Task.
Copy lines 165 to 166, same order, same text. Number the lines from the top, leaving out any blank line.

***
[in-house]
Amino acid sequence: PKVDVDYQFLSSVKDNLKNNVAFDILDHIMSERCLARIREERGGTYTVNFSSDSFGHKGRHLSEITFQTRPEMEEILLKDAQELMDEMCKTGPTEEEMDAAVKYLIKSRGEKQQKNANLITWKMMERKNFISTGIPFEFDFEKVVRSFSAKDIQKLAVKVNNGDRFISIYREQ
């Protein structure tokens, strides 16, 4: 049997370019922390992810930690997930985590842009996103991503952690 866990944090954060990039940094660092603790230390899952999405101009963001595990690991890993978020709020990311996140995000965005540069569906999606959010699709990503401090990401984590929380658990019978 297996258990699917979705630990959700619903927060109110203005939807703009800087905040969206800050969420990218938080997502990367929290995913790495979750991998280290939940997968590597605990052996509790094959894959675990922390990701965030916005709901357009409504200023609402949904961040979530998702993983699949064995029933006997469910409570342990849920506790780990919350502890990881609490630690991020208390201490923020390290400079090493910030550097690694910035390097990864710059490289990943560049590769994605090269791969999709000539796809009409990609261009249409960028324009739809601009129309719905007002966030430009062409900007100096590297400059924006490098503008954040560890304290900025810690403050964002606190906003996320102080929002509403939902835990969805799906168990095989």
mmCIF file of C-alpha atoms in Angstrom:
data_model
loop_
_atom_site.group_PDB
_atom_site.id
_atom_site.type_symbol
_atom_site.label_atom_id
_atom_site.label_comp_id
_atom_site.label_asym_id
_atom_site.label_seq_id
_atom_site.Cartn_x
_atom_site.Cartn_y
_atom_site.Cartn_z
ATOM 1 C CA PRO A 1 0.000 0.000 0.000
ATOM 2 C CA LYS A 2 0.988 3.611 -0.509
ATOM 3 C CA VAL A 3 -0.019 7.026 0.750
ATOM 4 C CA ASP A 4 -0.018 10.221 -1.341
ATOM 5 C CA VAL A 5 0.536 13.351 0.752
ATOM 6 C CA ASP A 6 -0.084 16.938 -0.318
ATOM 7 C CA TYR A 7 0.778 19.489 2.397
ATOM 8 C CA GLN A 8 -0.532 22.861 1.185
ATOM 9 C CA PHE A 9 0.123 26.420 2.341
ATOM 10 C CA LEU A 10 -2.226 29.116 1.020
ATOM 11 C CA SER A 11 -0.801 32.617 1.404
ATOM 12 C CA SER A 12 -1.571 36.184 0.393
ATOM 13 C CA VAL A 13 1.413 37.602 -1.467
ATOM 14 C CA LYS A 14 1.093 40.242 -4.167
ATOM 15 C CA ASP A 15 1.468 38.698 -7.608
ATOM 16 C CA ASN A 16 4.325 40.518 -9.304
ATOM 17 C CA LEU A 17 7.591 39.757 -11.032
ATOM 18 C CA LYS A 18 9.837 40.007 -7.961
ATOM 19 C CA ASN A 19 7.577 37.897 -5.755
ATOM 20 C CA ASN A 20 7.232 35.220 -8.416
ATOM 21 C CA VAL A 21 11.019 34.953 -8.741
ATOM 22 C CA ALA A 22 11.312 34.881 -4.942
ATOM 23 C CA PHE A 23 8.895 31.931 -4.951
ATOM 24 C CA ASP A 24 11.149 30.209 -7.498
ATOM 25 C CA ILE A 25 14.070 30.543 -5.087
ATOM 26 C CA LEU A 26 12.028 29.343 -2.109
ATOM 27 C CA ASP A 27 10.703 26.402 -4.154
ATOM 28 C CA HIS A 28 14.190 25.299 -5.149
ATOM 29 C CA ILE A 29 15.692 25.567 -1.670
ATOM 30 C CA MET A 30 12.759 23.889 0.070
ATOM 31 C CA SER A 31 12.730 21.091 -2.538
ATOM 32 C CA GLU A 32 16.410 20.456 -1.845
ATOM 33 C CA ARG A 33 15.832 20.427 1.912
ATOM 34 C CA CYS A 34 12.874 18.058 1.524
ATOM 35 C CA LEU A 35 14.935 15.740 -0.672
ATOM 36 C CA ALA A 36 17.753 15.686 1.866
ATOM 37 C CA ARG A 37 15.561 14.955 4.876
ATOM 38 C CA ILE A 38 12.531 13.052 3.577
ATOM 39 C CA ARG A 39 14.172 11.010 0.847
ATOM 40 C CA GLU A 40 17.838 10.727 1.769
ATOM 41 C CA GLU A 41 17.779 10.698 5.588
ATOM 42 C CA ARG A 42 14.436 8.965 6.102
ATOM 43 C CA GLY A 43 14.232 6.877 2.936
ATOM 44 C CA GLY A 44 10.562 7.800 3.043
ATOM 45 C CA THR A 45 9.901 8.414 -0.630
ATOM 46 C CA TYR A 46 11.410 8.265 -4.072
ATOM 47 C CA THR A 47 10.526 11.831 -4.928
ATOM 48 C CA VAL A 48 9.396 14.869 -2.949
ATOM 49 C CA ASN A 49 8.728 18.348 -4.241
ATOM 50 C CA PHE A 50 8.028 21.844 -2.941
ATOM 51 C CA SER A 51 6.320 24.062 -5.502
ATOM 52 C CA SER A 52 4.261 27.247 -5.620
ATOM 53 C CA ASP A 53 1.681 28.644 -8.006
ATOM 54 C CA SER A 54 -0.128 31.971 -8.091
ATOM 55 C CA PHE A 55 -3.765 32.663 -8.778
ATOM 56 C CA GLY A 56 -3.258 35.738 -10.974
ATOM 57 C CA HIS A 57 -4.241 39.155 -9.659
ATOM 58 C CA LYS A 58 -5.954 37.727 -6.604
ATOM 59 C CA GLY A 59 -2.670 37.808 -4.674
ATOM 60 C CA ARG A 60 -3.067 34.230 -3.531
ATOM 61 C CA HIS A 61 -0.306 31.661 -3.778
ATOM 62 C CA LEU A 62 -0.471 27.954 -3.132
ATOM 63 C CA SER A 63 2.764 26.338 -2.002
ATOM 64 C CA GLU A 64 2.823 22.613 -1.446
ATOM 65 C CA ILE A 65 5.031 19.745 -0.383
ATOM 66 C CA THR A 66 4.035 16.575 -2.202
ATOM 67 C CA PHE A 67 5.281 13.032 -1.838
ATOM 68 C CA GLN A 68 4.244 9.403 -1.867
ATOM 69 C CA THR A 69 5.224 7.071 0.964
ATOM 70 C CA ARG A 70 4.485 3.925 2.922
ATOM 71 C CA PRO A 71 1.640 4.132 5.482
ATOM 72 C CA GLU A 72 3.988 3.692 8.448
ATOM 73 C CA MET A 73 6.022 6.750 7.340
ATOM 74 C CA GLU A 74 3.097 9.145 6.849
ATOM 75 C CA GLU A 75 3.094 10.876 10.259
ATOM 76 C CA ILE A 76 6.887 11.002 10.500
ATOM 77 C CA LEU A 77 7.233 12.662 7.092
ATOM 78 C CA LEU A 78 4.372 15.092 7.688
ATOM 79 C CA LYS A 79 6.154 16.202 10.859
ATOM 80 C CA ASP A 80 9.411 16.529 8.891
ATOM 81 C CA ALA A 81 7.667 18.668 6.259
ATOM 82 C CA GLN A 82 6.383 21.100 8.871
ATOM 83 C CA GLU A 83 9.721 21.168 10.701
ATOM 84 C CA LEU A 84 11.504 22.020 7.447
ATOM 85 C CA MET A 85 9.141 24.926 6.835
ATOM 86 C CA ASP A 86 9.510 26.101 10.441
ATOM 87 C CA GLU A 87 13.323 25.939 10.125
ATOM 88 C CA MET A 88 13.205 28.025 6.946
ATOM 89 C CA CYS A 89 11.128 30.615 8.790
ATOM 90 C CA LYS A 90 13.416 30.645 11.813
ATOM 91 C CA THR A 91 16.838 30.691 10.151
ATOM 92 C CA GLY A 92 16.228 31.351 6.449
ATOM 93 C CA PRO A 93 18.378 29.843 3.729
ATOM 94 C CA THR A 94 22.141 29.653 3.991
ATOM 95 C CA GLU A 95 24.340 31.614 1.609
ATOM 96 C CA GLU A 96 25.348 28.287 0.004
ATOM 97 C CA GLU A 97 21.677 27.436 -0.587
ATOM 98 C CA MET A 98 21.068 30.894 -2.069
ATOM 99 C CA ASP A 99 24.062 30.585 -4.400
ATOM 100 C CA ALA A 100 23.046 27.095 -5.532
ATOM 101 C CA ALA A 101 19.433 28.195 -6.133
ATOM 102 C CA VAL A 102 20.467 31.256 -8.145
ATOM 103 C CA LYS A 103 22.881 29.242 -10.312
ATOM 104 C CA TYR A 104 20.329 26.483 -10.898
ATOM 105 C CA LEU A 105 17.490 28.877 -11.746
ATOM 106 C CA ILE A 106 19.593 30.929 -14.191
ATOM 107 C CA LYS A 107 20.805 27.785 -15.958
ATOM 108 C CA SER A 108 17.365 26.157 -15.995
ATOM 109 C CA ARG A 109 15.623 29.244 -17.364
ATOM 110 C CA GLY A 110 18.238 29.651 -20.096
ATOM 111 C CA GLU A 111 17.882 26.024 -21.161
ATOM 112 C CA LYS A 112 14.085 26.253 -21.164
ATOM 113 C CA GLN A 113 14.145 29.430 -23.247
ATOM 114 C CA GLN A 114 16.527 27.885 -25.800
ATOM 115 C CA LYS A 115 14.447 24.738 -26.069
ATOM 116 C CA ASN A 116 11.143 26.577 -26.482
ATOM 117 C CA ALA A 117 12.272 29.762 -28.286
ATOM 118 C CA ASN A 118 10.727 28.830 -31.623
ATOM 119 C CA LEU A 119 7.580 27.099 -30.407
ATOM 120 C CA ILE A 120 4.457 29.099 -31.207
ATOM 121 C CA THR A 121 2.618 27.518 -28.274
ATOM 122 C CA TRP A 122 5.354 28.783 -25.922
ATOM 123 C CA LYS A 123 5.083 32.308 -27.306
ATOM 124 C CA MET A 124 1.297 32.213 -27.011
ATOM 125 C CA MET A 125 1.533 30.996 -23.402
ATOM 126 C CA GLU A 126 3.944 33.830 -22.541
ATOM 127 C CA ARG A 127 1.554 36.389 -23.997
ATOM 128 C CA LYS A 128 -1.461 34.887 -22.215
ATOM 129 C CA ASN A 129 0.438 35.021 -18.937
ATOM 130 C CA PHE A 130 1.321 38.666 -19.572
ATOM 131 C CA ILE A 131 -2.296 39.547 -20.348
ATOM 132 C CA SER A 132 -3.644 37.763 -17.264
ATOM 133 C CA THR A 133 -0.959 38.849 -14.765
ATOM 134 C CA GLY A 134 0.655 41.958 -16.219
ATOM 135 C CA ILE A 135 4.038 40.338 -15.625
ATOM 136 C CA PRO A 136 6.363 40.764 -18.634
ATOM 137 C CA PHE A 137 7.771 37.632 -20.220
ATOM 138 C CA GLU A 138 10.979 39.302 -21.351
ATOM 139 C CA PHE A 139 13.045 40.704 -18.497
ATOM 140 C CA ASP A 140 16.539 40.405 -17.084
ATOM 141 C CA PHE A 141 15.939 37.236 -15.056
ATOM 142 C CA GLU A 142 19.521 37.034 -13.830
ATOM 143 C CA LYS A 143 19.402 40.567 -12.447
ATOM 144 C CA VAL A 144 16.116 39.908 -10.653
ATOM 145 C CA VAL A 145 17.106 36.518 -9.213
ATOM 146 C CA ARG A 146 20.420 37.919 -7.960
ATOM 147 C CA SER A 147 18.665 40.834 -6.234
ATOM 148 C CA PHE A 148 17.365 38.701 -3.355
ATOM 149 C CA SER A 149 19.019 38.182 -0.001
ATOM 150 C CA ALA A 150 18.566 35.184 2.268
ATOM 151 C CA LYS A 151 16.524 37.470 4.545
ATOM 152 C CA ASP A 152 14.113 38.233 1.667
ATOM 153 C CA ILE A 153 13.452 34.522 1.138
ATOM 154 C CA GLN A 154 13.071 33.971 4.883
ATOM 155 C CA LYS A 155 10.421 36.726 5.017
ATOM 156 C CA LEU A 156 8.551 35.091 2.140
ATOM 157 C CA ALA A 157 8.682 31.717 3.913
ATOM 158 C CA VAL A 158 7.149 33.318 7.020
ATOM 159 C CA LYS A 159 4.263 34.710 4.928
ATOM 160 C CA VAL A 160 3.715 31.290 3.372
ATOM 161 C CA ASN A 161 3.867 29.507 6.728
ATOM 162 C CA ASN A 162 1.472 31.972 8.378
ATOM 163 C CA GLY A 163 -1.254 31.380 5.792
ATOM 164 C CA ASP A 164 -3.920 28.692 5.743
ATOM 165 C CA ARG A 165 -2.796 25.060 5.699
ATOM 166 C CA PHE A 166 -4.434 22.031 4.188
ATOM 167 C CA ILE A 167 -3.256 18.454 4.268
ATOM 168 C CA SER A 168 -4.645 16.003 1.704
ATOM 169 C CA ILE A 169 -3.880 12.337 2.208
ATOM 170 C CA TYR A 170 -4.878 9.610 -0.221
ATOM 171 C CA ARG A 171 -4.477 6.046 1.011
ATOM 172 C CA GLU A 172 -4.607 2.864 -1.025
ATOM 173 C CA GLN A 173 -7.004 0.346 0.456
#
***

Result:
ATOM 149 C CA SER A 149 19.019 38.182 -0.001
ATOM 150 C CA ALA A 150 18.566 35.184 2.268